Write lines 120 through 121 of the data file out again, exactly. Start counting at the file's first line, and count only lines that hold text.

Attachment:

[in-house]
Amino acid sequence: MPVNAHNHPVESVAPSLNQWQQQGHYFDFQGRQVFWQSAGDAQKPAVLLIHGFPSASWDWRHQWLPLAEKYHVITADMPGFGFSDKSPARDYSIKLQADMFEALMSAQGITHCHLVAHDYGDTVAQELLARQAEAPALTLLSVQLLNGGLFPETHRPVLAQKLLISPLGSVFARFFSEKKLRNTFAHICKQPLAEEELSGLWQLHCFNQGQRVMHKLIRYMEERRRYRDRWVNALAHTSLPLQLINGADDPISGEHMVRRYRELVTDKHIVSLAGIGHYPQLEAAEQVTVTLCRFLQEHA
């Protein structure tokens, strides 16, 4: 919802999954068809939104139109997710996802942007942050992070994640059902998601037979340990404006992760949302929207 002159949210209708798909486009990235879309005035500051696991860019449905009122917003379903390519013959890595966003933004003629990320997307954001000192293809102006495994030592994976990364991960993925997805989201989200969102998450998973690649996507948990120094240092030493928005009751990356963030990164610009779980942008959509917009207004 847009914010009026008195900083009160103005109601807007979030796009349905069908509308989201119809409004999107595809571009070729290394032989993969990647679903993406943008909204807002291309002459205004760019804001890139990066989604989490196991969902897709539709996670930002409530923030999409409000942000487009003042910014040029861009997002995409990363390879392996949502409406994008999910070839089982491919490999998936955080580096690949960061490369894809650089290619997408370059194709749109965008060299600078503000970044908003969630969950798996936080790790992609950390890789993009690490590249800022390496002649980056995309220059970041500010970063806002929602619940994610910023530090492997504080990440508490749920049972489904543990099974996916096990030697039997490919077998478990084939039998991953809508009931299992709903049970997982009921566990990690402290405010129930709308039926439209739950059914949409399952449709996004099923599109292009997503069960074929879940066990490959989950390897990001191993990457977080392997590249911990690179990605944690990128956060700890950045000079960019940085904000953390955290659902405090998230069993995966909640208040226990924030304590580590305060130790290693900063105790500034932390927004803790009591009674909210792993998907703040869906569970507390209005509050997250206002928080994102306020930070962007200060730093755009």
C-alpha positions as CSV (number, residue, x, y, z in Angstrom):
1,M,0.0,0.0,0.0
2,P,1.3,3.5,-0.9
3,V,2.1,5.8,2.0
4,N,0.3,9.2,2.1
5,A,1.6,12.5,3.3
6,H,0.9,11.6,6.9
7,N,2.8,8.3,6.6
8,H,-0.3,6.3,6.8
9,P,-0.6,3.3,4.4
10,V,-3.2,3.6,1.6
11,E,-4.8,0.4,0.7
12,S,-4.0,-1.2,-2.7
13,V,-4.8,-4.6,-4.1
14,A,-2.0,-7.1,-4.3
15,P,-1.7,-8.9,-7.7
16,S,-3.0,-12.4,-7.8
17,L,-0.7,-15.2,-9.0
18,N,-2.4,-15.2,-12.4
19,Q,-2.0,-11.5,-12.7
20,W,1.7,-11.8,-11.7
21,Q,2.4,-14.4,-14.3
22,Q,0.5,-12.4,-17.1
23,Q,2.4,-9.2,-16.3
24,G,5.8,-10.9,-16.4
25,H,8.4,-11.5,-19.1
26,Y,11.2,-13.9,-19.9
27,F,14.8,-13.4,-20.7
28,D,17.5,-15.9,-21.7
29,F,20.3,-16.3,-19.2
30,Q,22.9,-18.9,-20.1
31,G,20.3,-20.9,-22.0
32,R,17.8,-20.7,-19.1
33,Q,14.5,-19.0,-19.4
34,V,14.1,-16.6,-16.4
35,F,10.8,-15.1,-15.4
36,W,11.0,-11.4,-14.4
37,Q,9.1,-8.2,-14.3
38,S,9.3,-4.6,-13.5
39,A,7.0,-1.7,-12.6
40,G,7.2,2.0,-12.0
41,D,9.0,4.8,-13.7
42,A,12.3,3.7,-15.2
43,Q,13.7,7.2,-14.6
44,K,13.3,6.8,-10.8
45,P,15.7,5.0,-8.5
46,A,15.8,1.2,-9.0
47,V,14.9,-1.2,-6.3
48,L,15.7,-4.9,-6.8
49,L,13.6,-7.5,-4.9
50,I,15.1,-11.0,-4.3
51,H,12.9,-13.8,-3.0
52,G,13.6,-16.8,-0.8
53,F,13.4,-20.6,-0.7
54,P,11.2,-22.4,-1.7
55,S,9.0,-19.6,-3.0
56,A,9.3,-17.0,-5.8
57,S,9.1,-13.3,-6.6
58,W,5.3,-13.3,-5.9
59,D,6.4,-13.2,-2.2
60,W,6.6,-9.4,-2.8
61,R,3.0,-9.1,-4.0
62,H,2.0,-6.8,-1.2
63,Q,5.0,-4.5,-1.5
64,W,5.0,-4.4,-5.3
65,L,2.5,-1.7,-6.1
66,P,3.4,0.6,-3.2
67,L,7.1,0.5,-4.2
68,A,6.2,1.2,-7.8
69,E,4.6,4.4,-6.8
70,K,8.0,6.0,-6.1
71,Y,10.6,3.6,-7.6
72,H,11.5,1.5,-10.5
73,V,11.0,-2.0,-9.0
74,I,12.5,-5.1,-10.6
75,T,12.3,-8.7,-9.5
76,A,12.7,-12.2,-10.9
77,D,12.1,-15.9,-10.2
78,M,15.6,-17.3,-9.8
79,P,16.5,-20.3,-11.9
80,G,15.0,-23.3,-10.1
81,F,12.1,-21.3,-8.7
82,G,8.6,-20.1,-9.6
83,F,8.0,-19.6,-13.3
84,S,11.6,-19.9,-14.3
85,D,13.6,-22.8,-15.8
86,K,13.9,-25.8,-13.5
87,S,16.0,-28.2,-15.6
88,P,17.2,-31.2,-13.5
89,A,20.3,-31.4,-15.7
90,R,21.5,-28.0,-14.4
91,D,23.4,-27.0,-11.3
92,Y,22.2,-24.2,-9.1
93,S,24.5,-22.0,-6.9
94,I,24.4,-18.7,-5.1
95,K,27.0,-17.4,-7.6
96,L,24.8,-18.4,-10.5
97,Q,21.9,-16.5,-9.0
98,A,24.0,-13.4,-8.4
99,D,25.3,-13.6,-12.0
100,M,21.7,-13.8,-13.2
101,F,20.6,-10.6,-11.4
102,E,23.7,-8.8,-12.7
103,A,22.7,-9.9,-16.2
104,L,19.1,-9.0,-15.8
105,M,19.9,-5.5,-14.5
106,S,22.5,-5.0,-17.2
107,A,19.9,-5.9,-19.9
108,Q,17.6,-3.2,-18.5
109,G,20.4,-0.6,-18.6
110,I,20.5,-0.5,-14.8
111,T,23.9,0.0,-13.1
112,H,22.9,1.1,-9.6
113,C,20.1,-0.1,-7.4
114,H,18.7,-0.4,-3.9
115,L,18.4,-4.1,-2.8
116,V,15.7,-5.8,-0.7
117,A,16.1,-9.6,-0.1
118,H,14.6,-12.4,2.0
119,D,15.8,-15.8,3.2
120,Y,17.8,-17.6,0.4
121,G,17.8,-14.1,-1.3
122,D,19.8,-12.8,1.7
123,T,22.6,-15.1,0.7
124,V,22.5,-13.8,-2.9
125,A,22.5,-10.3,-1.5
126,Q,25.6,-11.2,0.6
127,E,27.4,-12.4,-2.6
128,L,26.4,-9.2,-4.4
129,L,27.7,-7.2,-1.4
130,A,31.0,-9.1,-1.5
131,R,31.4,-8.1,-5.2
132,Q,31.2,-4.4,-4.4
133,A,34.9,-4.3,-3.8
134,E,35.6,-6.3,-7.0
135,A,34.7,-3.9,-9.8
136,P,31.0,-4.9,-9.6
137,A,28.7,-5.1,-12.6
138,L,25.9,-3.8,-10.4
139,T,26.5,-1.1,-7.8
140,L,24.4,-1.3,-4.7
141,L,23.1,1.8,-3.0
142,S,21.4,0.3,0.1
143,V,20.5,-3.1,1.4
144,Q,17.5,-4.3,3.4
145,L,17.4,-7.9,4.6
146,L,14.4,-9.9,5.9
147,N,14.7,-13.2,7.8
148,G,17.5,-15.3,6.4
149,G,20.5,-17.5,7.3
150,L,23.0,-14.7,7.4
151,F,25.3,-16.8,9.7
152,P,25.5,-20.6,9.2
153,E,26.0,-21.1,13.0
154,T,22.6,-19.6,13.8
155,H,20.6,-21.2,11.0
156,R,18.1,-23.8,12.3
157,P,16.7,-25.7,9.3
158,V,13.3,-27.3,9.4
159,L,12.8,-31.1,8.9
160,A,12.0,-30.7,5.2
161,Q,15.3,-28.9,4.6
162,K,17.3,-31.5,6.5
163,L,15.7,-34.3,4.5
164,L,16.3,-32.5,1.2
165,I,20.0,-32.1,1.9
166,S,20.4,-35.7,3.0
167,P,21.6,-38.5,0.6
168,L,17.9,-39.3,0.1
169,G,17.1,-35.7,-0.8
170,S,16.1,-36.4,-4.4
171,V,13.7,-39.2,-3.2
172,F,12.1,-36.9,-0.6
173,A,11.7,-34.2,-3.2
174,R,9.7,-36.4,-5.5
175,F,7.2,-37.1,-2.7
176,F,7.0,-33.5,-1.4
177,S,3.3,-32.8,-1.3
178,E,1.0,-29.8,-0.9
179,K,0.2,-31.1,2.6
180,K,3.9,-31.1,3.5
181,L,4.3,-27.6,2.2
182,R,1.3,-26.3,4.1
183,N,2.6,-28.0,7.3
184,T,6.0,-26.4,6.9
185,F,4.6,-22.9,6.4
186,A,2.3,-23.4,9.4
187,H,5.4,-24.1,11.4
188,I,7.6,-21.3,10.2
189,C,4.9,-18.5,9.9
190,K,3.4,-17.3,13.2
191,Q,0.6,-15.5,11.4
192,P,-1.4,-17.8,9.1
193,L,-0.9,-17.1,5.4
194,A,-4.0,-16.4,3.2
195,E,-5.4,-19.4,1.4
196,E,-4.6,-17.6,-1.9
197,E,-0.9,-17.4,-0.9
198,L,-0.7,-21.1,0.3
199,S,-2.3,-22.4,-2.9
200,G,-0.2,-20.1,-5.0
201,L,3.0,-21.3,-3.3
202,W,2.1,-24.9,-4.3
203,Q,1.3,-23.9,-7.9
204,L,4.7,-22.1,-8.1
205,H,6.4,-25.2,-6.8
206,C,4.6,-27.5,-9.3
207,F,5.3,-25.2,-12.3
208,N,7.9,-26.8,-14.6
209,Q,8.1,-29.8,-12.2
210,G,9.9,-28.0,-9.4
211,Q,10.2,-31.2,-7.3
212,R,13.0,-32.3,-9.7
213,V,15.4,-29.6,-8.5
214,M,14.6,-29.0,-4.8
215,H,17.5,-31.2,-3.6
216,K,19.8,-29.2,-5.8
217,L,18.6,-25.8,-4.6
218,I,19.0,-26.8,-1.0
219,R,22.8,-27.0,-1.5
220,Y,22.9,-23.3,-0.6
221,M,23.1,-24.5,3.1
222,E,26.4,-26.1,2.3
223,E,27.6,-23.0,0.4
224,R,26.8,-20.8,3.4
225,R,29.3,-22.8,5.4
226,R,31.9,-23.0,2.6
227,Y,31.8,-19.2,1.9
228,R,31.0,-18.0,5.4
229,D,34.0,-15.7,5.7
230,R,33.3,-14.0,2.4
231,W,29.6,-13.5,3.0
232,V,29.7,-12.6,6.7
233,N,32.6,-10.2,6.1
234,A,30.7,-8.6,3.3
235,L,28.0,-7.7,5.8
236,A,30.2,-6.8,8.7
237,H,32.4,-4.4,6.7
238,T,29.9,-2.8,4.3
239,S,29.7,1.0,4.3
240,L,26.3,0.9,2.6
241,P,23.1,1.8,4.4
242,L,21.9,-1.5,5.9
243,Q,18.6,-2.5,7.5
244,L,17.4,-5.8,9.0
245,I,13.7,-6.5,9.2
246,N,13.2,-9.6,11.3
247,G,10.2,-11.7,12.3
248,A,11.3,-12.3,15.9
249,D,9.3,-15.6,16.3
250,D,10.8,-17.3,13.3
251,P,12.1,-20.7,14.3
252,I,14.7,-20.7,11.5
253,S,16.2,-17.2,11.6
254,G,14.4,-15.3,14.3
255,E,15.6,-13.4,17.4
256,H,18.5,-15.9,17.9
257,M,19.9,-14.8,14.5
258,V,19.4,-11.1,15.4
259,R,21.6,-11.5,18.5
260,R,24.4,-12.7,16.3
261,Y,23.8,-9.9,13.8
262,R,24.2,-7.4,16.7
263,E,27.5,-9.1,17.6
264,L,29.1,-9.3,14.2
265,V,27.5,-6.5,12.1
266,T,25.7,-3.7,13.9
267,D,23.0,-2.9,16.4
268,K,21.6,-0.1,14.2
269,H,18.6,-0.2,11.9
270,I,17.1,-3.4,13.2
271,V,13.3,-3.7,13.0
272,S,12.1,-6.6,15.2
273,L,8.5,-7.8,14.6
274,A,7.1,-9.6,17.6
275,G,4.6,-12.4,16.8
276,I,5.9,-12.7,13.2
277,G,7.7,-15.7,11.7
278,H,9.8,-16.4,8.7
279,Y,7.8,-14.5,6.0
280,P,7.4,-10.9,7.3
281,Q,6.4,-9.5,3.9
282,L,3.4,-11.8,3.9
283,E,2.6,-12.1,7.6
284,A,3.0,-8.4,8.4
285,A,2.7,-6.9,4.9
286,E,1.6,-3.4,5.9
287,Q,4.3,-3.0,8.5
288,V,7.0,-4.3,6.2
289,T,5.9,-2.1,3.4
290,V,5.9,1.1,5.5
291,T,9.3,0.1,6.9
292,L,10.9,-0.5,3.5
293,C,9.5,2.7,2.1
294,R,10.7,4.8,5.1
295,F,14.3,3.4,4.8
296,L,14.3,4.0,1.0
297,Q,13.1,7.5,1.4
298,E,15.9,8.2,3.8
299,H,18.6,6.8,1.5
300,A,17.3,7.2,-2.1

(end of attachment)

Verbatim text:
116,V,15.7,-5.8,-0.7
117,A,16.1,-9.6,-0.1